While some have expressed concern about Gov. Sarah Palin’s level of experience, there is one issue — perhaps the transcendent issue of our age — where her preeminence is unquestioned.
It is the extraordinary weightiness of this issue that had many Americans reaching out to Palin for answers so soon after she took the national stage: How did she manage to get her figure back — at age 44 — only four months after giving birth to her fifth child?
I may be on shaky ground here, but I’m willing to wager that there hasn’t been a similar accomplishment from another vice-presidential candidate in our entire history.
And don’t start yapping about my being sexist here. If Sen. Joe Biden, the Democratic vice-presidential nominee, had regained his boyish figure four months after giving birth to his fifth child, the nation would be asking him the same question.
(According to his official campaign biography, Biden has not given birth to a single child. Nor did he win Miss Congeniality in the Miss Alaska pageant.)
To his credit, John McCain appears pretty fit himself, especially for age 72, though, like Biden, he also has yet to give birth. (Given the advancements of science that allow those in their 60s to give birth, there is still hope for McCain.)
What this means for the country is obvious. For the first time in history, our president and vice president could lead us in a national fitness class for both men and women.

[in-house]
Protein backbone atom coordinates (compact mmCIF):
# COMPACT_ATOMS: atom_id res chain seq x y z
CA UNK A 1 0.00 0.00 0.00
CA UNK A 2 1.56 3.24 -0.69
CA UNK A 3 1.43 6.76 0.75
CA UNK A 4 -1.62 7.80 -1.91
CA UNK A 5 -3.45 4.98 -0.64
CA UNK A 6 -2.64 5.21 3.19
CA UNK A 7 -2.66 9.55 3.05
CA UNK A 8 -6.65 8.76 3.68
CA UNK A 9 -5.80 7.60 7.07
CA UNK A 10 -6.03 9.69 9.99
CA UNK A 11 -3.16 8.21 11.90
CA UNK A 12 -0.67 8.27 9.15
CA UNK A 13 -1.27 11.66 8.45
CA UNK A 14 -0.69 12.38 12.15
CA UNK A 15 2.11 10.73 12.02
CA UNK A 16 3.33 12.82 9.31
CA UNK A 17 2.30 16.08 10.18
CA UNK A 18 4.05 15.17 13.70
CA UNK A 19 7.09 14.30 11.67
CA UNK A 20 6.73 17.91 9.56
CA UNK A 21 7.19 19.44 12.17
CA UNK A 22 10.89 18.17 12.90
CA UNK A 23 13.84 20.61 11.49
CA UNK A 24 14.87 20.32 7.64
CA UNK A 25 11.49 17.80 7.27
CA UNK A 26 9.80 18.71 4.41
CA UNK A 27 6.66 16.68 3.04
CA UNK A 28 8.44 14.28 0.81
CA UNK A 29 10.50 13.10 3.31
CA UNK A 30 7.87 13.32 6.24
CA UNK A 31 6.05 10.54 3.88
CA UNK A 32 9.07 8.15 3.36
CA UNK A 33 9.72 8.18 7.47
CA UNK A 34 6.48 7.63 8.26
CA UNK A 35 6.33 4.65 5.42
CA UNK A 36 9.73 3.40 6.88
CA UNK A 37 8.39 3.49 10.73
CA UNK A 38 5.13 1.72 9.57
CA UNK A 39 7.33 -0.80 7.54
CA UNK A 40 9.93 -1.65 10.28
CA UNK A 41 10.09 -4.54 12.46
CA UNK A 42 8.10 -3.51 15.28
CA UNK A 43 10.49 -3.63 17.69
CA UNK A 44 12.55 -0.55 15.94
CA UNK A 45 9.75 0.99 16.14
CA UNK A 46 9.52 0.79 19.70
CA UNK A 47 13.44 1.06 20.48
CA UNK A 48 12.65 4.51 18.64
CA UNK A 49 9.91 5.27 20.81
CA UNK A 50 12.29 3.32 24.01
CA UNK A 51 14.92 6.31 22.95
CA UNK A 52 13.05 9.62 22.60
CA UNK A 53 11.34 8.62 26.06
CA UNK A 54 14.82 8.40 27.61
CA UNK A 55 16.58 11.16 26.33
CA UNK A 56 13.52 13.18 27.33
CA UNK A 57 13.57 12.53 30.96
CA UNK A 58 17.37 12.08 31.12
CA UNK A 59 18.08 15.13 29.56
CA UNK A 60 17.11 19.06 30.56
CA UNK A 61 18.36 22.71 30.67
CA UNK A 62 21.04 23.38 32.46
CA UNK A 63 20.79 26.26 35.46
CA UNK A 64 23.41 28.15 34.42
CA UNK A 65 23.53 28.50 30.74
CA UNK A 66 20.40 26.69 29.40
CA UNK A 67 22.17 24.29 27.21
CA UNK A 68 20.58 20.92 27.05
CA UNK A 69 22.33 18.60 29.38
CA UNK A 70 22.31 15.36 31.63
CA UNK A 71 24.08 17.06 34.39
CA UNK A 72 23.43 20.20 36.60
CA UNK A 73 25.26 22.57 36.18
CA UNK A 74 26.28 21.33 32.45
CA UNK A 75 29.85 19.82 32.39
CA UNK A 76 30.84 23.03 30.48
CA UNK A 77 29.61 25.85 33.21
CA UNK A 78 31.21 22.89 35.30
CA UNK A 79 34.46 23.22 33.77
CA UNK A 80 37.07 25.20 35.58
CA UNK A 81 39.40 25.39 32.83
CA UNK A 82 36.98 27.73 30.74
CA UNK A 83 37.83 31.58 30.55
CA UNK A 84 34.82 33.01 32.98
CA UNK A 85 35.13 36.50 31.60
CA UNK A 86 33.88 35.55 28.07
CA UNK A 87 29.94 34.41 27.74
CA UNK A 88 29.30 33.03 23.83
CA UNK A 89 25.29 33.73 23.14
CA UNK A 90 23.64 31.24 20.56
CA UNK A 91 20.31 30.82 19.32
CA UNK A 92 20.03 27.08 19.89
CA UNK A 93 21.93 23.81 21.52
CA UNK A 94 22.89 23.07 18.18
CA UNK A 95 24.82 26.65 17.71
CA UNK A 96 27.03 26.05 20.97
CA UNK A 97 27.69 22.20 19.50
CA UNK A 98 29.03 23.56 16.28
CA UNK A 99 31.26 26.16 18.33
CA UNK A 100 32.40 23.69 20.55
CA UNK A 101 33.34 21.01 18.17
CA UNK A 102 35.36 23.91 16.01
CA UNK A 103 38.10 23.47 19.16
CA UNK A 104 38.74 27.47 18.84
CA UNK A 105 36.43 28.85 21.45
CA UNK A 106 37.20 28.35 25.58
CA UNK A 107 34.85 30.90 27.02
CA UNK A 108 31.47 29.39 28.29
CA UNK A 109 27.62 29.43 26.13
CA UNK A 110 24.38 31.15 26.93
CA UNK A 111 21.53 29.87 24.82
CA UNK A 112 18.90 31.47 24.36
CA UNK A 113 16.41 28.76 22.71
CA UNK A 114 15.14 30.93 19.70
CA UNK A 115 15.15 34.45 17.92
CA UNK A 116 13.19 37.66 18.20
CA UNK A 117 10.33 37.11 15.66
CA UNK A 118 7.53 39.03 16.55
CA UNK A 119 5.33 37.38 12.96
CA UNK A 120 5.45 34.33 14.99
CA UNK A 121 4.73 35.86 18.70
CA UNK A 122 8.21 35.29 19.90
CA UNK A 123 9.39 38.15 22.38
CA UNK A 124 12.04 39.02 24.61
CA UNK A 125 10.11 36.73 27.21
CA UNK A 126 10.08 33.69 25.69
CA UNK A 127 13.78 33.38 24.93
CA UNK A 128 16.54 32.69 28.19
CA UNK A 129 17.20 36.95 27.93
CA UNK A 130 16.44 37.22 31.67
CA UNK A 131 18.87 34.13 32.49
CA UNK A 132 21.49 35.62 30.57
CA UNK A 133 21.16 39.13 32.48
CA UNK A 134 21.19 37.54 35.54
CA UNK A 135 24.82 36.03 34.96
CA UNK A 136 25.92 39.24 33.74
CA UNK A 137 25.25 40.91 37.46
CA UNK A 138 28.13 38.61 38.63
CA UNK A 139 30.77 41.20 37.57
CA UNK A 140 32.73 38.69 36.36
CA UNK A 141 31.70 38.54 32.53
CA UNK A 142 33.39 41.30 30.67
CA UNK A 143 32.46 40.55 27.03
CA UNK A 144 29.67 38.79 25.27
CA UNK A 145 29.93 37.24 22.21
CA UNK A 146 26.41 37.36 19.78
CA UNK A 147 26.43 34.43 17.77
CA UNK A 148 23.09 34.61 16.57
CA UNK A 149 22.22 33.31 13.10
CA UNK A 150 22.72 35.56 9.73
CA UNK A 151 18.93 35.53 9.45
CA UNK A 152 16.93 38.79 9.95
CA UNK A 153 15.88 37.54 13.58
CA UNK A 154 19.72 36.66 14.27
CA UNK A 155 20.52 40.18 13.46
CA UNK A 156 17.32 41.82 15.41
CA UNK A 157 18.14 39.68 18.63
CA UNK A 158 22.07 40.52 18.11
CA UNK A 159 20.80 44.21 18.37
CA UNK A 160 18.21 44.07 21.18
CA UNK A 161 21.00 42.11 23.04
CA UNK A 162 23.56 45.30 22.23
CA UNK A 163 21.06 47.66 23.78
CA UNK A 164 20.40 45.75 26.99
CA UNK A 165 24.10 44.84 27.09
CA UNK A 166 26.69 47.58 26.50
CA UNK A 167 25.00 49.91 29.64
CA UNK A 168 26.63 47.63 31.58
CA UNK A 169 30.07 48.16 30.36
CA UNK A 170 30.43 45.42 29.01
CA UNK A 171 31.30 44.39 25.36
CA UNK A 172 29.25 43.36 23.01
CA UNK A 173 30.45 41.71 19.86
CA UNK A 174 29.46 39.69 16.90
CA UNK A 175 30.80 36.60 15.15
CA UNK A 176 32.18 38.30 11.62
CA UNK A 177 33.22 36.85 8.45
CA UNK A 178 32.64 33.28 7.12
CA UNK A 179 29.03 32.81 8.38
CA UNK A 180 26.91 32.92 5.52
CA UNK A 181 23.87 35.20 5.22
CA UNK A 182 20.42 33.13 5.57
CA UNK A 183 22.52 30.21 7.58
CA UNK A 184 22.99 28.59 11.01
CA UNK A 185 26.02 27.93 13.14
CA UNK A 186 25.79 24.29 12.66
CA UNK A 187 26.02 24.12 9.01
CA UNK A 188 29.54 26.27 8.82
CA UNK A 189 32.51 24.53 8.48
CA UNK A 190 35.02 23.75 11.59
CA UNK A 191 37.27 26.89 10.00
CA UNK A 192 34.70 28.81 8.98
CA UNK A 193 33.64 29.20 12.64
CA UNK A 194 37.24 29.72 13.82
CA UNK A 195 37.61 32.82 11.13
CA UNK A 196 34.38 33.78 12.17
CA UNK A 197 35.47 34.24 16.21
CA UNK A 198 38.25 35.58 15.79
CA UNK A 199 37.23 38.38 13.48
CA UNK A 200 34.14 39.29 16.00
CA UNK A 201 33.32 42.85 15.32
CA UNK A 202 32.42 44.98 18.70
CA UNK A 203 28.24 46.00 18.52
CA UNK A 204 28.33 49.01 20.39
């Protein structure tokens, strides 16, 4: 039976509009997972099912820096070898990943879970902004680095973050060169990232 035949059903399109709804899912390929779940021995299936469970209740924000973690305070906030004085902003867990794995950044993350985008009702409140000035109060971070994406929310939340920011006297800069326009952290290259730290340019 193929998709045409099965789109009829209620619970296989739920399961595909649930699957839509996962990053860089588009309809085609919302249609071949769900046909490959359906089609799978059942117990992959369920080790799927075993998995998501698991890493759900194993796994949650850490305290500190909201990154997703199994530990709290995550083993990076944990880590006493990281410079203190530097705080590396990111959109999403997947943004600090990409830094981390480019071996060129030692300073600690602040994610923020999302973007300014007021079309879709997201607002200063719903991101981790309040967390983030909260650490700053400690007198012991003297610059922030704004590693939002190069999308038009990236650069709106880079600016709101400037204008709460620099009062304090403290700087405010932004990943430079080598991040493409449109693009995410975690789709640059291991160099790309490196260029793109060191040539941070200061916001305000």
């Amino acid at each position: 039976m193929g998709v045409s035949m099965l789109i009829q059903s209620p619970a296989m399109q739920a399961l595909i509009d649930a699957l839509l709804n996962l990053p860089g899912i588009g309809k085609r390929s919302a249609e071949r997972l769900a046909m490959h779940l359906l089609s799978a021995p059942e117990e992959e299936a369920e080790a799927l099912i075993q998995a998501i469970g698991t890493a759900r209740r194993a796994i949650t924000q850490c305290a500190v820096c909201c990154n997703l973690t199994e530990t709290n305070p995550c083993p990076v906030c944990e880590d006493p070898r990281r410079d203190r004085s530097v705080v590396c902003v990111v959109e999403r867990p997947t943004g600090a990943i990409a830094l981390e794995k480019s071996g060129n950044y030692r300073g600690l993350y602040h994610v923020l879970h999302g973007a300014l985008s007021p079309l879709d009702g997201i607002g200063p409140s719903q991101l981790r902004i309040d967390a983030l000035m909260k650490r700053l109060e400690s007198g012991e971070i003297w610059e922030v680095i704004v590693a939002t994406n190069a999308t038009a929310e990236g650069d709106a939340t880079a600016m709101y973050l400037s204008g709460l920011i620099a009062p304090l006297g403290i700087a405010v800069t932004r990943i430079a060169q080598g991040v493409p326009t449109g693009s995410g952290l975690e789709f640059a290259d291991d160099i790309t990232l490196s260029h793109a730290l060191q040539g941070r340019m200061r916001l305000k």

(George Washington and John Adams tried to get one started, but the effort failed when both Martha Washington and Abigail Adams both refused to don sexy exercise leotards for the “Sweating to the Oldies” video.)
A fitness class that could promise real results would be much more useful than the old business-as-usual discussion of the issues, which only turns people away from politics.
Why bore people with health care proposals when you can actually help people get healthier by leading a national fitness program?
Speaking about fitness and pageants, I’m sure many readers saw the item about the Rev. Antonio Rungi of Naples, Italy, planning a beauty pageant for nuns — Miss Sister 2008.
This is wrong on so many levels.
First off, it’s an online pageant. So we won’t get to see the nuns strut on stage and announce, “I’m Sister Mary Ellen representing the great convent of the Sisters of Divine Providence of Hoboken, New Jersey!”
(Cut to crowd of supporters madly waving “Go Sister Mary Ellen!” and “Mary Ellen for Miss Sister 2008: It’s Divine Will” posters.)
This will also mean no talent competition and no opportunity for a crowd-pleasing round of questions concerning matters of church doctrine.
Admittedly, a swimsuit competition would be a little tasteless — though probably necessary if you want Donald Trump to sponsor the show — but would it be so wrong to have the nuns model their habits?
At the least they should have some kind of fitness routine. Maybe John McCain and Sarah Palin could help judge.
Write to Don Flood in care of King Features Weekly Service, P.O. Box 536475, Orlando, FL 32853-6475, or send e-mails to firstname.lastname@example.org.
© 2008 King Features Synd., Inc.